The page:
Pink has realised the dream of Whangārei artist Jessie Rose by signing an artwork created to raise money for a children's charity.
Rose created the massive glittering painting and placed it on Trade Me, with a call for Pink to sign it while on her New Zealand tour.
When the artwork is sold, the money raised will go to KidsCanNz, a charity that works with underprivileged children.
Rose videoed the creative process which took place near the Te Matau a Pohe bridge in Whangārei in near darkness. The painting took 20 minutes to complete, with a clear glue being strategically painted on to a black board.
The painting comes to life when glitter is thrown at the board, the silver glitter appears and Pink's outline magically appears.
"It is no secret that Pink loves children and supports similar charities and it is my dream to have her sign it," Rose said.
The video was viewed 66,000 times and shared more than 1000 times with an appeal for Pink to autograph the painting.
Just 24 hours before her Auckland opening performance on Saturday, Rose was notified Pink would sign the 2.4m high x 1.2 metre wide painting.
"All Saturday, we were trying to get it sorted and get it to Auckland. We weren't prepared."
Eventually, her contacts at Morris and Morris Funeral home offered the use of a ute. With some careful wrapping and a tarpaulin the painting plus a second one were carefully taken to Auckland.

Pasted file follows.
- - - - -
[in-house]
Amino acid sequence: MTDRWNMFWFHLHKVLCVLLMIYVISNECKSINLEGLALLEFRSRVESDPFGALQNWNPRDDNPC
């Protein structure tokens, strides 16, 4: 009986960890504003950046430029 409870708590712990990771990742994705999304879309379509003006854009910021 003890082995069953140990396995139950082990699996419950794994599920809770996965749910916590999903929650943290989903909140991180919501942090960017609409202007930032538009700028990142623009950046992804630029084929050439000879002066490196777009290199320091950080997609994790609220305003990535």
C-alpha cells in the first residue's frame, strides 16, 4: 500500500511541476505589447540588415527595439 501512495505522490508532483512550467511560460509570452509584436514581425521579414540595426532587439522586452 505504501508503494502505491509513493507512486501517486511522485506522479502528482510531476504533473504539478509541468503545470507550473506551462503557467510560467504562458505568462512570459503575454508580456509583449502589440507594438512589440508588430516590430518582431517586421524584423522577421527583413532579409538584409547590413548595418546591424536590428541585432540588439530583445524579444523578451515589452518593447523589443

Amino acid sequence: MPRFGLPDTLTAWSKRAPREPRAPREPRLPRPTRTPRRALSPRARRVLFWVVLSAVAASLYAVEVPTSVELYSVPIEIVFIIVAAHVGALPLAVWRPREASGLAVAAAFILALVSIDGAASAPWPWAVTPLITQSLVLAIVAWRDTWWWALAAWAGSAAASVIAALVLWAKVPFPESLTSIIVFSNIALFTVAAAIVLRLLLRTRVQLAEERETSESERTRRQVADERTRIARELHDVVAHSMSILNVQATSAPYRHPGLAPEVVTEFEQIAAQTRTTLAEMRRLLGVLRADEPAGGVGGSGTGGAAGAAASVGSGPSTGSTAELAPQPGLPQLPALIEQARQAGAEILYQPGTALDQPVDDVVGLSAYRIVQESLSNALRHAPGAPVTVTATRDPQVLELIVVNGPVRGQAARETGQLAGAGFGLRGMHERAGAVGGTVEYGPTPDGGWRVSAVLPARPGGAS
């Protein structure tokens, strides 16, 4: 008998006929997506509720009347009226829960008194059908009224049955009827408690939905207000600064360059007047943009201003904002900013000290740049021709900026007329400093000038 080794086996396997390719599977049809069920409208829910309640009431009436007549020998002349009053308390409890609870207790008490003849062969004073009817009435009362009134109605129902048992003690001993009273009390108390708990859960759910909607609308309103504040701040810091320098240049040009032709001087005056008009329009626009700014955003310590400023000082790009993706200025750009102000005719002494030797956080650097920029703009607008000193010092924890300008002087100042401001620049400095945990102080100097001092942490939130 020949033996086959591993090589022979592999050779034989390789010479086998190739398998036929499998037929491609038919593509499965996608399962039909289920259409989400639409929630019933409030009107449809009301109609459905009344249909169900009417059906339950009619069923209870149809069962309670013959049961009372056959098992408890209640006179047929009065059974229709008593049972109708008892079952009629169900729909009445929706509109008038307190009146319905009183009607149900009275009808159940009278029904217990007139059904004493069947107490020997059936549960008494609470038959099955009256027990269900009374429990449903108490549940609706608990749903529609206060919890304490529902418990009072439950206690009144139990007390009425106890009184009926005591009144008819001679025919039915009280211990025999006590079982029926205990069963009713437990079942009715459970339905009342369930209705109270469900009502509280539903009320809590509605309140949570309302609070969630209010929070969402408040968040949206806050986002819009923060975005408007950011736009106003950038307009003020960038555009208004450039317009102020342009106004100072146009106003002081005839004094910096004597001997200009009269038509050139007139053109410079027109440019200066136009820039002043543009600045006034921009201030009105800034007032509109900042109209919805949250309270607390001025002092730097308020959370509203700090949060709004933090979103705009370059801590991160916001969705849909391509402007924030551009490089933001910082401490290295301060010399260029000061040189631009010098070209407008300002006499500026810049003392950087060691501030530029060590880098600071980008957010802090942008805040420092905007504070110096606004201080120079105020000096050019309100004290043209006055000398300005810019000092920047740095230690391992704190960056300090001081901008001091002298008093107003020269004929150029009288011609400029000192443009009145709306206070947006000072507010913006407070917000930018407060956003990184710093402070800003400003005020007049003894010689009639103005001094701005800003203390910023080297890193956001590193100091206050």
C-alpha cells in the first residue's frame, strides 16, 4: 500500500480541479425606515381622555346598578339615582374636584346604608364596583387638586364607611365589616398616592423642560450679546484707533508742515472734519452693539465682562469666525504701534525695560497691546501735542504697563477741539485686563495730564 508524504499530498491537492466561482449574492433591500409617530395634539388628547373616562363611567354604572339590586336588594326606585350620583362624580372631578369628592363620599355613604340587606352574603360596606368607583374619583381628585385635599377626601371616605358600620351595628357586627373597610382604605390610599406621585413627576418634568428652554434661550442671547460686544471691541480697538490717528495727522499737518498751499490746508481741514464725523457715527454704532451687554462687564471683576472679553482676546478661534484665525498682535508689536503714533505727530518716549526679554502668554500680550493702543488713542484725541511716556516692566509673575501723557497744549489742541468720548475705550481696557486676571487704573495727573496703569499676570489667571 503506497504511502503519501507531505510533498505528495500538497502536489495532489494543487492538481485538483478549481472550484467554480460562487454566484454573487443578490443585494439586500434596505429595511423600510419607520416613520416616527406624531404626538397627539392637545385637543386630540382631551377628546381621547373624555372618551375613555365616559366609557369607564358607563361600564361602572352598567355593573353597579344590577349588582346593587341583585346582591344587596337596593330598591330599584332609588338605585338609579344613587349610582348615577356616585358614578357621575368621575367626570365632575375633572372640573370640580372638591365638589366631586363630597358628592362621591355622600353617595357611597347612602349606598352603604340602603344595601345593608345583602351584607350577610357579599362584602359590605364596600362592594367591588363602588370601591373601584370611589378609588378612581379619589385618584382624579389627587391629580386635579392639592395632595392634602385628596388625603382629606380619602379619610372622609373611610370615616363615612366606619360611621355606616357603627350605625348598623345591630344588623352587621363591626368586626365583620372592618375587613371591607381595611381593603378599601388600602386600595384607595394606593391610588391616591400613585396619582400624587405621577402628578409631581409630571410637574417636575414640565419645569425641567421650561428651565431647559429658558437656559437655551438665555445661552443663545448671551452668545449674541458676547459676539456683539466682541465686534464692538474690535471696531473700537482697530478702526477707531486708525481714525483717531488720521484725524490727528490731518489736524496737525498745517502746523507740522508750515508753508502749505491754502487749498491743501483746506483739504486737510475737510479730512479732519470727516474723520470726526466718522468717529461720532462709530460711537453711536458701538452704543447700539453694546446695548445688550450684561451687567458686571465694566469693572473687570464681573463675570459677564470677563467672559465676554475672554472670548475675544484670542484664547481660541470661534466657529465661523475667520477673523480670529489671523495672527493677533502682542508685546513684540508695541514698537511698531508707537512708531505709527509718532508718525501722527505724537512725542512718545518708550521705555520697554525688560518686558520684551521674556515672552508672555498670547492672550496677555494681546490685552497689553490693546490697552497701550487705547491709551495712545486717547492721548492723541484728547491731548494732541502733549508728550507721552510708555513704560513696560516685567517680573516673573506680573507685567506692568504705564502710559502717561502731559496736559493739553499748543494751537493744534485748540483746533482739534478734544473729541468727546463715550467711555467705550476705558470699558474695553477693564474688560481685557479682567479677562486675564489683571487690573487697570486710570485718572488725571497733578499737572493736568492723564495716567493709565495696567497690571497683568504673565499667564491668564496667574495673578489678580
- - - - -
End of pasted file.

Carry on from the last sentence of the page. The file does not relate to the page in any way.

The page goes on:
After negotiating the security checks, Rose delivered the painting backstage at Spark Arena.
While Rose didn't get to meet Pink, the paintings were both signed when they were collected after the show. The rock star had signed "Pink xoxo".
Rose got to enjoy the show in the VIP seating near the stage and only four seats away from Pink's father.
The painting is safely back in Whangārei and even before it was officially announced the work had been signed, the top bid was $1600. The auction is scheduled to finish later this week.
It's not the first time Rose has painted a famous singer - in 2016 a painting she did of Adele fetched almost $1000 for KidsCan.
Meanwhile, another Northland connection to the concert was the surprise birthday cake presented to Pink during the concert.
Ruakākā's Rhys Owen and his 13-year-old son Connor along with Auckland friend Ami Holifield created the cake with ingredients including polystyrene, bamboo skewers, plywood, expanding foam, glitter and confetti.
Owen got the nod from a friend late on Wednesday and by 1pm on Saturday he had the metre-high cake delivered. The creation took place in a Papakura shed after a rough sketch was done on a napkin. Owen is experienced at making props for major film companies and was involved in the Hobbit.
The $1800 cake was wheeled out on stage much to Pink's surprise during the show. The crowd had already sung her happy birthday so a guitarist played the song for her.
Owen and his son were issued with worker's passes allowing them to wander around the venue including going backstage.
"It was like a massive circus, theatre and concert in one. It was definitely a high level performance," he said.